As a black woman in law, have you experienced gender and race-related bias?
Please tell us about the challenges, if any, that you have faced.
Plenty challenges lol. Being undermined, ignored, subtle ways of exclusion like “being
forgotten” off emails or meeting invites.
What does being an alpha female mean to you and would you describe yourself
Hmmm. I had to google that one so I don’t quite know would it means to me yet. But
based on google “a powerful and successful woman, often in a leadership role” and
“she is talented, highly motivated, and self-confident”. Based on that yes I would
consider myself an alpha female though I wouldn’t say I am intimidating.
Do you identify as a feminist? (Why/why not)
Yes I do. I am very pro women and uplifting other women and empowering them to be
or do whatever they would like to do.
What does woman empowerment mean to you?
Women representation in leadership and decision-making positions, women being able
to choose what they would like to do with their bodies, careers and lives. Women
empowerment also means a safer world for women; one where we aren’t afraid to walk
alone (during the day or at night) or just be.
The journey of most legal professionals is not always easy. What are some of the
lessons you have learned along the way and how have they shaped your outlook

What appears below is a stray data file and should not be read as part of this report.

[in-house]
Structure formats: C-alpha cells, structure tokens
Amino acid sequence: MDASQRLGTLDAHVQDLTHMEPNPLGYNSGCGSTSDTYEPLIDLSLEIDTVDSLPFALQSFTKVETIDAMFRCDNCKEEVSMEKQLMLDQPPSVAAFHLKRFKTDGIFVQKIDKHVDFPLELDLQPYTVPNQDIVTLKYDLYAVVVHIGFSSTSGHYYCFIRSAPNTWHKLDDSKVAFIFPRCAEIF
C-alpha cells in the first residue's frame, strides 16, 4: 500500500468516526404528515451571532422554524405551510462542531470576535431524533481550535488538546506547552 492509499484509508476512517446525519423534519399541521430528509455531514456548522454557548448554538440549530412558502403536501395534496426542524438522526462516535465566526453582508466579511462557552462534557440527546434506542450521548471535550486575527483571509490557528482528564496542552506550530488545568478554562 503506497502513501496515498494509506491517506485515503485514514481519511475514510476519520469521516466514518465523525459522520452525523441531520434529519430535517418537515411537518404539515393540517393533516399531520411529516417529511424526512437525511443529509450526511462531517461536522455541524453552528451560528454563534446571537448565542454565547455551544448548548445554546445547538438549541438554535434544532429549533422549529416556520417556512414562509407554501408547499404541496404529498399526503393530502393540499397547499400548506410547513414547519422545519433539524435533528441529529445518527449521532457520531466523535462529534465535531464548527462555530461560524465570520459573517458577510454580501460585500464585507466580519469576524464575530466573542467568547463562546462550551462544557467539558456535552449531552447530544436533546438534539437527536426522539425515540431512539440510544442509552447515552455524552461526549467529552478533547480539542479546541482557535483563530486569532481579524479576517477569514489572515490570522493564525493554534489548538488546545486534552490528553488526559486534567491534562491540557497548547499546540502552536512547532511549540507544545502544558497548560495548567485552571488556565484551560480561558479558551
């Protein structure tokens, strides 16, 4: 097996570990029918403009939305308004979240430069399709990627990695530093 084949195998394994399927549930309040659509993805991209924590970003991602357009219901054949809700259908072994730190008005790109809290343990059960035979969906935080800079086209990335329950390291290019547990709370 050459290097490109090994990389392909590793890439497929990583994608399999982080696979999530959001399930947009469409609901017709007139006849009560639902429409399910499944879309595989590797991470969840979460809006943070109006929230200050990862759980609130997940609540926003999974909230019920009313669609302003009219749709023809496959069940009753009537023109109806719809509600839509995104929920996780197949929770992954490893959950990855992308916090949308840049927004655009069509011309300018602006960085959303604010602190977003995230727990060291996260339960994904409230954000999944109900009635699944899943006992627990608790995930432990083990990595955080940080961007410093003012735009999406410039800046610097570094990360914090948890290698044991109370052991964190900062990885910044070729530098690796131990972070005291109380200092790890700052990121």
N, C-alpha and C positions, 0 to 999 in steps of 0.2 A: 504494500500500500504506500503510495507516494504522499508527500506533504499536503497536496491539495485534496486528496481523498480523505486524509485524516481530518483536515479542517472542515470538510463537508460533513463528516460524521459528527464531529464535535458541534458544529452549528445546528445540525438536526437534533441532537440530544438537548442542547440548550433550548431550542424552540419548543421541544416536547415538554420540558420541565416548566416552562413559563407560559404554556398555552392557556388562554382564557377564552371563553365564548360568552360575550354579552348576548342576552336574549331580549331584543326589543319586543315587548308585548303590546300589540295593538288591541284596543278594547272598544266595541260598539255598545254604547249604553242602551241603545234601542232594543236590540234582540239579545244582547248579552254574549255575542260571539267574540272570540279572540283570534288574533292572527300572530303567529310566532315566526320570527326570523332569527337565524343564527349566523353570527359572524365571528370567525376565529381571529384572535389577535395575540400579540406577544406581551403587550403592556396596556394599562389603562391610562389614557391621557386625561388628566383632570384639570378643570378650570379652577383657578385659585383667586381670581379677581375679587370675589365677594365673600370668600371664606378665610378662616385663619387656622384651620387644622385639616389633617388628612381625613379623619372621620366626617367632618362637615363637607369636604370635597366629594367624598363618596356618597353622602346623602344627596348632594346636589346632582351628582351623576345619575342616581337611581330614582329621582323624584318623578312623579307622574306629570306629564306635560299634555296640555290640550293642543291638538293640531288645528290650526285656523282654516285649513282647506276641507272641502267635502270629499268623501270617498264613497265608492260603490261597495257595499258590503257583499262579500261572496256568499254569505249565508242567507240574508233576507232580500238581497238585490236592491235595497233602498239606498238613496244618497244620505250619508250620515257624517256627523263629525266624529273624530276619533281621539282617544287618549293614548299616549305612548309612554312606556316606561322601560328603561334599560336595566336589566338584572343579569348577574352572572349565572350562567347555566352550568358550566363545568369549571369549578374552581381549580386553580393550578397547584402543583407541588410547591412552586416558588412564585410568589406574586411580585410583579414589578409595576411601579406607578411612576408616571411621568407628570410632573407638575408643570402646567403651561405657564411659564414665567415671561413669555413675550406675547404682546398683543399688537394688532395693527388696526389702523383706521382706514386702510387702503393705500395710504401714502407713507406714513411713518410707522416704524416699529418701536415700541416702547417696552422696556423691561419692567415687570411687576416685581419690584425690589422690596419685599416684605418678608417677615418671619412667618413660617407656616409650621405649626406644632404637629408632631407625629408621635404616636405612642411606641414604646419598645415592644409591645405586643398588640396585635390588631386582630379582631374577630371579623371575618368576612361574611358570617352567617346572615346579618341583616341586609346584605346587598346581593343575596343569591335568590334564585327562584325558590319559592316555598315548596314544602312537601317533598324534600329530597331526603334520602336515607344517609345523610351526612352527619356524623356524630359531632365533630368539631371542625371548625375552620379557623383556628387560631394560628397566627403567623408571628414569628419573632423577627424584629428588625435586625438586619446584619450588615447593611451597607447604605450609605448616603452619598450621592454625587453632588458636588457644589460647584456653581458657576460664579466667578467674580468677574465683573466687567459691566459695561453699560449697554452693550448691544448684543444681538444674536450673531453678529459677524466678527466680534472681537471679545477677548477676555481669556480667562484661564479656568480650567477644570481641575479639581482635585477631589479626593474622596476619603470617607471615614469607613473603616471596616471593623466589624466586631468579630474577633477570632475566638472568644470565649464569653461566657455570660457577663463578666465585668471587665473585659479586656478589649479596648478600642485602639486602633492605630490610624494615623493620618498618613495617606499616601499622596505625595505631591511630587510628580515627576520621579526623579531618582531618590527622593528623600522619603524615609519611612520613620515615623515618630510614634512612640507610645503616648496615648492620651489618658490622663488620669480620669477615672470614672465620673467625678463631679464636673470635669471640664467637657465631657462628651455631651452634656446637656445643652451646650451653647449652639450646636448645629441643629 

You have to be resilient. Another lesson I learnt was to prioritise your own development
however you can. Money will come, but good training and experience is more important,
especially as a junior. If you have good training, the money will definitely come later.
People also respond to interest, show interest and initiative.
What is the best advice you would give to a woman in law?
I honestly don’t know hey. I guess it’s that it will be tough but don’t let them change you
or steal your joy.
What attributes do you think every young lawyer must have?
I don’t think there is a one size all. Interest and initiative are important, as mentioned
before but I think the key is to be yourself.
What recent change/amendment in the law has caught your attention? (Do you
agree with the change? Why/why not)
The declaration by the High Court that the Copyright Act is unconstitutional on the basis
that it doesn’t extend equal protection to the sighted and unsighted/visually impaired. If I
photocopy a book for study purposes it could qualify as an exemption under the
Copyright Act however if a blind person converted that same book to braille, also for
study purposes, that would not fall within the ambit of the exemptions and would result
in a breach of the Copyright Act. Yes – I agree with it as I think it will make works under
copyright more accessible to the visually impaired.
Our world is constantly changing, in your opinion, what are some of the challenges that legal professionals will face in future?
I think with the everchanging world, legal professionals have to stay relevant and well